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Product: Book - Paperback
Title: Windows Forms Programming in C#
Publisher: Addison-Wesley Professional
Authors: Chris Sells
Rating: 5/5
Customer opinion - 5 stars out of 5
The .NET/C# book to have

I am coming from C++/MFC and this book was just what I needed. Great reference even after you have gone through the initial learning curve. If you only get one book on programming Windows Forms, get this one.

Product: Book - Paperback
Title: Network+ Exam Cram 2 (Exam Cram N10-002)
Publisher: Que
Authors: Mike Harwood, Ed Tittel
Rating: 5/5
Customer opinion - 5 stars out of 5
The one study guide you truly need

For past certification tests by Comptia (A+ and others), I relied on Syngress press books, and everytime I was somewhat dissappointed by the thin content, and inaccurate test questions. So for the Network+ exam I decided to try out the Exam Cram books and I was very pleasantly surprised.
The emphasis is on the word CRAM. This book, though small, and compact, is crammed with useful information. This book truly epitomizes the idea of cramming as much information as you need for a test, without wasting time on frivolous or misleading details. I really found this book to be a tremendous help, and was the only source I relied on for the test.
If you are planning on taking this test, or if you need a useful quick reference book for work, definitely definitely consider this book. It is time and money well spent. :)

Product: Book - Paperback
Title: Moving to VB .NET: Strategies, Concepts, and Code
Publisher: Apress
Authors: Daniel Appleman, Dan Appleman
Rating: 5/5
Customer opinion - 5 stars out of 5
Dan Appleman has done it again

As I have come to expect from any text by Dan Appleman, Moving to VB .NET gives a thorough discussion of the topic, including tips for evaluating how/when/whether to deploy .NET for your organization based on your particular business needs. Mr. Appleman combines impressive technical knowledge with a sharp sense of humor to make this book as readable as it is informative. I recommend it to any experienced VB programmer looking to make the transition to .NET.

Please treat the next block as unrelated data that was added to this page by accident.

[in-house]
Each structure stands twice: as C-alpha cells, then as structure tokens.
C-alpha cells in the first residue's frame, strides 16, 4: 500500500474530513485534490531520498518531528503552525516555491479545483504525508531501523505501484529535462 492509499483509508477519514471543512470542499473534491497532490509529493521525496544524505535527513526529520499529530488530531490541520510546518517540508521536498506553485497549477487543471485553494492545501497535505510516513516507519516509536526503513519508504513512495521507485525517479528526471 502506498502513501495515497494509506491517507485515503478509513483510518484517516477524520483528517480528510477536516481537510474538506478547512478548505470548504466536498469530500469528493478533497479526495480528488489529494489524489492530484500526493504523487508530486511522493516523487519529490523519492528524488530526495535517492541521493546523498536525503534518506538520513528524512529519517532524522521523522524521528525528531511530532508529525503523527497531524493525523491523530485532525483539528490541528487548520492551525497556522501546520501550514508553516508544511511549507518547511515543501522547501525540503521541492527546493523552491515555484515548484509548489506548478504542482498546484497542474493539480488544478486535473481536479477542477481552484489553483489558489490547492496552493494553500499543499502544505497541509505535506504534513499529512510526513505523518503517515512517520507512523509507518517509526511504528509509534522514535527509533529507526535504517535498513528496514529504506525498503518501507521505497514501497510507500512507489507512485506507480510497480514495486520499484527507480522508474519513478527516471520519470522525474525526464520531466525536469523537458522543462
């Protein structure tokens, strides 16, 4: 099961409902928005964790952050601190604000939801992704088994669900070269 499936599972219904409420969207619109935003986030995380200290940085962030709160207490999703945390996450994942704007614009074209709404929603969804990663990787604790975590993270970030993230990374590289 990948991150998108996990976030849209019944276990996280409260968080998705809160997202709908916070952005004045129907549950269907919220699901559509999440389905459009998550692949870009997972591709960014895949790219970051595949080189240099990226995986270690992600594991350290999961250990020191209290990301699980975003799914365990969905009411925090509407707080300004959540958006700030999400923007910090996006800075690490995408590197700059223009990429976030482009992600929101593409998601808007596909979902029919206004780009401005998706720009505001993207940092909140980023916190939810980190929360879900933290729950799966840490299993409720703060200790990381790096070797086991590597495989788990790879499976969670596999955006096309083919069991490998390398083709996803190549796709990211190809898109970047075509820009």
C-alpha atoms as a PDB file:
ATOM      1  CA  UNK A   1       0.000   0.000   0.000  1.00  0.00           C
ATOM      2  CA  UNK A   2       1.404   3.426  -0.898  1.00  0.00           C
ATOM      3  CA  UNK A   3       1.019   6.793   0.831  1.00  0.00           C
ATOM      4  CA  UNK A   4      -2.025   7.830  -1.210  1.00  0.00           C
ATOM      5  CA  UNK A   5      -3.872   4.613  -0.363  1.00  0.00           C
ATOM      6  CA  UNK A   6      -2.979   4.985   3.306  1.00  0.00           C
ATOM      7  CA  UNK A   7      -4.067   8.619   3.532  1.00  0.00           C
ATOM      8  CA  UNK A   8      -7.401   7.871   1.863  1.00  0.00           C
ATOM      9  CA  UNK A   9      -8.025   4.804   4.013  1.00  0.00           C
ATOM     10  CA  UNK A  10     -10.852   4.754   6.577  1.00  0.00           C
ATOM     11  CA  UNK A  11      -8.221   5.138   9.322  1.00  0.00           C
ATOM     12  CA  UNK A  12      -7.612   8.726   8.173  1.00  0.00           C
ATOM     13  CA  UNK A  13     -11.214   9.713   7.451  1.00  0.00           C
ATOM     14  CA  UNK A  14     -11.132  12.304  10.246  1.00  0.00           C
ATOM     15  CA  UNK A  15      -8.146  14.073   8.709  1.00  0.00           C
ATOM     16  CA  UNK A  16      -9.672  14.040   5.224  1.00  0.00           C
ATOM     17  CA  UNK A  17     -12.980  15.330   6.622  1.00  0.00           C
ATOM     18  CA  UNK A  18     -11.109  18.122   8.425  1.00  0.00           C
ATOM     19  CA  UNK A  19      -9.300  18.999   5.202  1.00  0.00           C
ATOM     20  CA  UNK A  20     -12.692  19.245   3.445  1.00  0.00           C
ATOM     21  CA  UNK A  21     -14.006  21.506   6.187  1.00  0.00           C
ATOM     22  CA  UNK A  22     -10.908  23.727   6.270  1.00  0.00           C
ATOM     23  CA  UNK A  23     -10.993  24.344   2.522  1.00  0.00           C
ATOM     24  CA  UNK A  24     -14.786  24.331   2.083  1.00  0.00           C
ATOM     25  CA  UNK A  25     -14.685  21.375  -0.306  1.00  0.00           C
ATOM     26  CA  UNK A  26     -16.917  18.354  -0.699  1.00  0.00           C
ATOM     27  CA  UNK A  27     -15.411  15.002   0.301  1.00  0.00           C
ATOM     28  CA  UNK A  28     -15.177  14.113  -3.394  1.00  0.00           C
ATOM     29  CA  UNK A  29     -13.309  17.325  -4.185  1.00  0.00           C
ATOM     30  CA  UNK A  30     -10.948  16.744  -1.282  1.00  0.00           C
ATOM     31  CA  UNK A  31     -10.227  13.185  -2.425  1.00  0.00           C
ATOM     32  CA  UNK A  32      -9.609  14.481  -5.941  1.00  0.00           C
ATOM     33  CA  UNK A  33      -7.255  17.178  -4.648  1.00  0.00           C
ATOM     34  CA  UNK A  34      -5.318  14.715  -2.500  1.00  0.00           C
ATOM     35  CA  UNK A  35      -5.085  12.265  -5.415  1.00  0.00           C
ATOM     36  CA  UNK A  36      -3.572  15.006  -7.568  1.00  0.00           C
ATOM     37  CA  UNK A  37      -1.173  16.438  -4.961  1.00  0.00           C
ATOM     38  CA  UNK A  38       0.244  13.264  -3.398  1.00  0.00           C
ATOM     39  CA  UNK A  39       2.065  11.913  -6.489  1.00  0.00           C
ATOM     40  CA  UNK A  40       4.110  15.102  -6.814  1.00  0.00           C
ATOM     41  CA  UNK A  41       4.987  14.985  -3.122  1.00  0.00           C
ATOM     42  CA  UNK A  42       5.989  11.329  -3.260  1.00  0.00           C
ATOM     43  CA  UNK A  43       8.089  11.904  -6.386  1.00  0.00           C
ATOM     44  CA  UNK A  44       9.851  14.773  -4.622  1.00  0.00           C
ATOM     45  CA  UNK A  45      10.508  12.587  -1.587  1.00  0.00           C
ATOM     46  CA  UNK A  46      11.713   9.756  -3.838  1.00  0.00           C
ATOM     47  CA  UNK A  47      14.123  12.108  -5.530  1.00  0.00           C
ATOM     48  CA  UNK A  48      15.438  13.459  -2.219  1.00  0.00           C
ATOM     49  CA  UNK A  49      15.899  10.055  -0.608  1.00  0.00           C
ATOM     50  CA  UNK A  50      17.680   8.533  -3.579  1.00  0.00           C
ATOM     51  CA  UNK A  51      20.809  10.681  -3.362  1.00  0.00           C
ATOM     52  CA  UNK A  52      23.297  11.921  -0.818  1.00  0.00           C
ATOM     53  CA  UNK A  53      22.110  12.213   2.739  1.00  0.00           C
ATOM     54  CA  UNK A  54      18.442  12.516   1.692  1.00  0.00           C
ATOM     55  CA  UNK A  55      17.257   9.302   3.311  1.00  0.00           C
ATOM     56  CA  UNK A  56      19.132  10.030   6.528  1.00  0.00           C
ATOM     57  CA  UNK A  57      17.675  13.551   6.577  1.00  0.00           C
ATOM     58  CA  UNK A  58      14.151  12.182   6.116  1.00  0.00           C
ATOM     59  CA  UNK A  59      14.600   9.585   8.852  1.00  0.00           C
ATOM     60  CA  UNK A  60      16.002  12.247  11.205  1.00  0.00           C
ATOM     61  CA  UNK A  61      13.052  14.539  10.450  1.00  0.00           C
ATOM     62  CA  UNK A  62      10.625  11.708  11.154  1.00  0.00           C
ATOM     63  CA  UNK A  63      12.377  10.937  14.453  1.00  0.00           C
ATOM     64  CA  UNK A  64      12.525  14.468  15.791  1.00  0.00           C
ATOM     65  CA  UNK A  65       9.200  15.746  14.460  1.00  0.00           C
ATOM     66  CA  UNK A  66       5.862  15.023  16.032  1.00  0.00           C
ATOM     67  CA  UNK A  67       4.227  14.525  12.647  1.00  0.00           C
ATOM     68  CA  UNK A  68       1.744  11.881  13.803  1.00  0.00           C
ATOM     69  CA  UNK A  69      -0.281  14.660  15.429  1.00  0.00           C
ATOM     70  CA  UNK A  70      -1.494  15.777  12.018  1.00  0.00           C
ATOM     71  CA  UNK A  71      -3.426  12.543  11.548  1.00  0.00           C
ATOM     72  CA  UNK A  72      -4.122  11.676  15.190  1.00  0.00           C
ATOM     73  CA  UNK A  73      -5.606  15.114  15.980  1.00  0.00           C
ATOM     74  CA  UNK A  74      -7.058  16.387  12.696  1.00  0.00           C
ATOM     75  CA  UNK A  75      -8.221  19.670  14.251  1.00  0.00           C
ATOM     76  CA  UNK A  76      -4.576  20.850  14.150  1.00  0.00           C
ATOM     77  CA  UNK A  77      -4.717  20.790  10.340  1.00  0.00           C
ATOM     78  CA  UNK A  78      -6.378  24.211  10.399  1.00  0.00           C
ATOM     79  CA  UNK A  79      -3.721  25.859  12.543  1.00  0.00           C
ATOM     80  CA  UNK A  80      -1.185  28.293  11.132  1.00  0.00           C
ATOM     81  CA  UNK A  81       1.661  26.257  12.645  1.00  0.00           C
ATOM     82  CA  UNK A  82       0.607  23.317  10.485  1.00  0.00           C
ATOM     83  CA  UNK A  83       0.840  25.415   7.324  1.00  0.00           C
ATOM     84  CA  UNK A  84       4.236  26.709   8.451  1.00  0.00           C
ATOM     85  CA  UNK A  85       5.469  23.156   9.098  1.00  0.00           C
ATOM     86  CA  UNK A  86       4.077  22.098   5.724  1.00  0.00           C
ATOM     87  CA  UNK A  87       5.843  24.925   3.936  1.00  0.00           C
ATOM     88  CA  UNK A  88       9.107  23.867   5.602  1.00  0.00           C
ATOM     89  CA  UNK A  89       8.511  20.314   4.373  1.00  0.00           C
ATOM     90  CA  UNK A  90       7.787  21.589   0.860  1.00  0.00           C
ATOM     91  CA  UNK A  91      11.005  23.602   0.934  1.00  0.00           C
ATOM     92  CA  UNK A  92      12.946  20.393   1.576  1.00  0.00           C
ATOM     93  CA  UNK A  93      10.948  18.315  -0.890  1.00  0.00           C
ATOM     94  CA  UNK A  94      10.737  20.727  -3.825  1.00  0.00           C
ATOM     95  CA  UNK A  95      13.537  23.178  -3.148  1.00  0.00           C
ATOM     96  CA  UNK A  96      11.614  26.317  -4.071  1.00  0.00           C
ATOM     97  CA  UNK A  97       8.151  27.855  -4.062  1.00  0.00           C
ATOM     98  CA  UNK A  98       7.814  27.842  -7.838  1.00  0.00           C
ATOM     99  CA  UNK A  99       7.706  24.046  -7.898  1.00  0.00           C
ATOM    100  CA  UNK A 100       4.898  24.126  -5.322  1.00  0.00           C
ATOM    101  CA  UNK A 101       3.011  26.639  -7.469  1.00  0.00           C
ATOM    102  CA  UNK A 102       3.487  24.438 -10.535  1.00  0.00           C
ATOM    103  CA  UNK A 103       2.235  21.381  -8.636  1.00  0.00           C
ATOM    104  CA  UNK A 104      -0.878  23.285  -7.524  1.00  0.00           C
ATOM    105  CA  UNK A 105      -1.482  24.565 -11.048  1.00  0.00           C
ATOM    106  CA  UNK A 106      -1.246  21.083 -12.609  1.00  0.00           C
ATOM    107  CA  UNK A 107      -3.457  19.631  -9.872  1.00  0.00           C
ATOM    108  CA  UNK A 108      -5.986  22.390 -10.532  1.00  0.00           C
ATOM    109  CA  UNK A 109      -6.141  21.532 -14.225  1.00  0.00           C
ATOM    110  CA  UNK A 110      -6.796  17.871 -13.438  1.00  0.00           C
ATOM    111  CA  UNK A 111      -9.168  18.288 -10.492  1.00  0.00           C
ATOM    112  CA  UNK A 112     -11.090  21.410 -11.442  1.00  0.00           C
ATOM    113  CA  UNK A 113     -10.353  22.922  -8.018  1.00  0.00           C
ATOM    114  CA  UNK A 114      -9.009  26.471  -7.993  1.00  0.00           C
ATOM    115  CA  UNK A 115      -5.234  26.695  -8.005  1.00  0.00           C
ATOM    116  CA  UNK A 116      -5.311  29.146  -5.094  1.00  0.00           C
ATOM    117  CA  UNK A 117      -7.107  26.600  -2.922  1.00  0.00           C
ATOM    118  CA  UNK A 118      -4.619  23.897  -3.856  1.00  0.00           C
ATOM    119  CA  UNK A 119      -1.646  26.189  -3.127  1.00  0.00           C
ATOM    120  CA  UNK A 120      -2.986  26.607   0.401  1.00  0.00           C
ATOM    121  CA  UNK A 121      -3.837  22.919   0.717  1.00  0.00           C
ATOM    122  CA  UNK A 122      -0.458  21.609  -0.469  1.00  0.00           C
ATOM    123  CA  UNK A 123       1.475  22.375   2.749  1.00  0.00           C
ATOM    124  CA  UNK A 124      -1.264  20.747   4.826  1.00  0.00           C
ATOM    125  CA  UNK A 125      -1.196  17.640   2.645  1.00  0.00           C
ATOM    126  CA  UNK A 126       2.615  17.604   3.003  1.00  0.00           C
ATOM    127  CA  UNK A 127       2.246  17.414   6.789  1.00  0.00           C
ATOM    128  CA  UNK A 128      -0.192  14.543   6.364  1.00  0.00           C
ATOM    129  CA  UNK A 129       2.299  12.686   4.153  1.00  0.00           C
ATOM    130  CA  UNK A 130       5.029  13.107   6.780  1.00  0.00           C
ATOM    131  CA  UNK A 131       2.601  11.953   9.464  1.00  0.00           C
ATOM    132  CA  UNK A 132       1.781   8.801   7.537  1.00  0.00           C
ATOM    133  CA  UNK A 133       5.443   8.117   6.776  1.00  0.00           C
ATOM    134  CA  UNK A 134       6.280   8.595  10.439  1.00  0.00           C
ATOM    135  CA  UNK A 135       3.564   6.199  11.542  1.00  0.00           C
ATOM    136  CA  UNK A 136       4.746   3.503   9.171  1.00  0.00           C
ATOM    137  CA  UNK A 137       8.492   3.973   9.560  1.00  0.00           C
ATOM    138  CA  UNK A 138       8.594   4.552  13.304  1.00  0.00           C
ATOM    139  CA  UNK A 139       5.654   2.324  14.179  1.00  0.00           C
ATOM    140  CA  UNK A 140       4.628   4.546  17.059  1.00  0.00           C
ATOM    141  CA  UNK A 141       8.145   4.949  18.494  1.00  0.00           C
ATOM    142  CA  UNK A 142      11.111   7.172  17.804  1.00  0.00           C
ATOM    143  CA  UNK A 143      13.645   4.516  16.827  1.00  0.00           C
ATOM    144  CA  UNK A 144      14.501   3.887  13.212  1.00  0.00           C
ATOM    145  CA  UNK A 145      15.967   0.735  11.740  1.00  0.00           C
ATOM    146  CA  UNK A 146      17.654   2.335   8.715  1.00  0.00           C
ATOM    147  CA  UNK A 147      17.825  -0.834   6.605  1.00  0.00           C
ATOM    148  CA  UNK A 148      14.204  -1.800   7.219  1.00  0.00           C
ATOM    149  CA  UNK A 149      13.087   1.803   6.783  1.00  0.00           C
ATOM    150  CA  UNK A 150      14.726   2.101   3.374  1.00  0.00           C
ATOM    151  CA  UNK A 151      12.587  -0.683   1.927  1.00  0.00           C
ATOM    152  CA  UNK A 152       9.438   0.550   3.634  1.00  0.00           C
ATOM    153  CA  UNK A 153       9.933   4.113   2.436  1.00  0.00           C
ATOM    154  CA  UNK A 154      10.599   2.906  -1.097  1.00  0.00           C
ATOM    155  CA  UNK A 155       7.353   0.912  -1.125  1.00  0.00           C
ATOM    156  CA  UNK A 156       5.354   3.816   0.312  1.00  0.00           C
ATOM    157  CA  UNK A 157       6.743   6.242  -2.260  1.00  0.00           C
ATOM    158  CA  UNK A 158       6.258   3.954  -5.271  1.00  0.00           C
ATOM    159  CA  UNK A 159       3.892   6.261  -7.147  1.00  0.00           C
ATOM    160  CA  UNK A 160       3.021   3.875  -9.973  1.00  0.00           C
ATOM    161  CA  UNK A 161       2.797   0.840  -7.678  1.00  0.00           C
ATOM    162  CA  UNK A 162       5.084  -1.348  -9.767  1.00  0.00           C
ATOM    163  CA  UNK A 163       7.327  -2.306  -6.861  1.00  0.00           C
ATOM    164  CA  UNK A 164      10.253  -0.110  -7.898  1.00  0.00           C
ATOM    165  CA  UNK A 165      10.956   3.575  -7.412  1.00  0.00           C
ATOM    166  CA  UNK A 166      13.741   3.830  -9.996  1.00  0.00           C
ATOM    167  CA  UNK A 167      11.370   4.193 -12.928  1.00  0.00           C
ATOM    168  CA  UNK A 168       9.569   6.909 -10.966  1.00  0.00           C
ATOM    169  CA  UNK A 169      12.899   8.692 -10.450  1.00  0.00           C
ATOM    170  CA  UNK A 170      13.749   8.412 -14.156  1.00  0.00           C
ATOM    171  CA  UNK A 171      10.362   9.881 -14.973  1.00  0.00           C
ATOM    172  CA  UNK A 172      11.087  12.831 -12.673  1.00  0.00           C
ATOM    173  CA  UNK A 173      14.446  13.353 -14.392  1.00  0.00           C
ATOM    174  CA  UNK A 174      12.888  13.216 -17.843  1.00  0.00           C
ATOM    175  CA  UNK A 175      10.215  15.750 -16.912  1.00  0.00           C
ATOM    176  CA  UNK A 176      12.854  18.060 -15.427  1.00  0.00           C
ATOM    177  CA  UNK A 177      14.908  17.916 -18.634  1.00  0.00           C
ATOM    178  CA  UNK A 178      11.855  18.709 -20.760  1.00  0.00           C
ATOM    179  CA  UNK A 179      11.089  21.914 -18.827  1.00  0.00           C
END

Product: Book - Paperback
Title: Assembly Language Step-by-step: Programming with DOS and Linux (with CD-ROM)
Publisher: Wiley
Authors: Jeff Duntemann
Rating: 4/5
Customer opinion - 4 stars out of 5
Good introduction to the language but....

In general, a good introduction to the x86 assembly language although and as somebody already noted, a bit outdated. The use of simple words and analogies makes the reading fluid and enjoyable. However, I feel that too many paragraphs were invested on "Other authors don't do this or that" and "I won't cover it in here because it's too complicated".
On the latter, I can appreciate that writing an introduction to the assembly language is by no means an easy task, but Mr. Duntemann could have devoted a little time to present some concepts about the CPU's protection mechanism (just enough to know what's there) and maybe to expand a bit on the hardware interrupts. The book reference DOS and BIOS interrupts, but only a few. The inclusion of a complete list (maybe as an appendix) will make the book more "self-sufficient".
Dedicating one full chapter (31 pages) to the NASM-IDE is certainly overkill. After all, this book is about the assembly language not the IDE. I think the readers will be better served by looking at the help file included in the CD. Besides, if you are serious about learning assembly language, figuring out how the IDE works should be a piece of cake in comparison.
Regarding the instruction set, good coverage of the most basic mnemonics but a bit light on the flow control ones. Integer arithmetic is covered but no words (no pun intended) on floating point operations (which indeed is a much more advanced topic). Too sparse covering of string related instructions.
As I mentioned in the beginning, a good introduction. This book is a definite buy if these are your first steps towards learning the assembly language.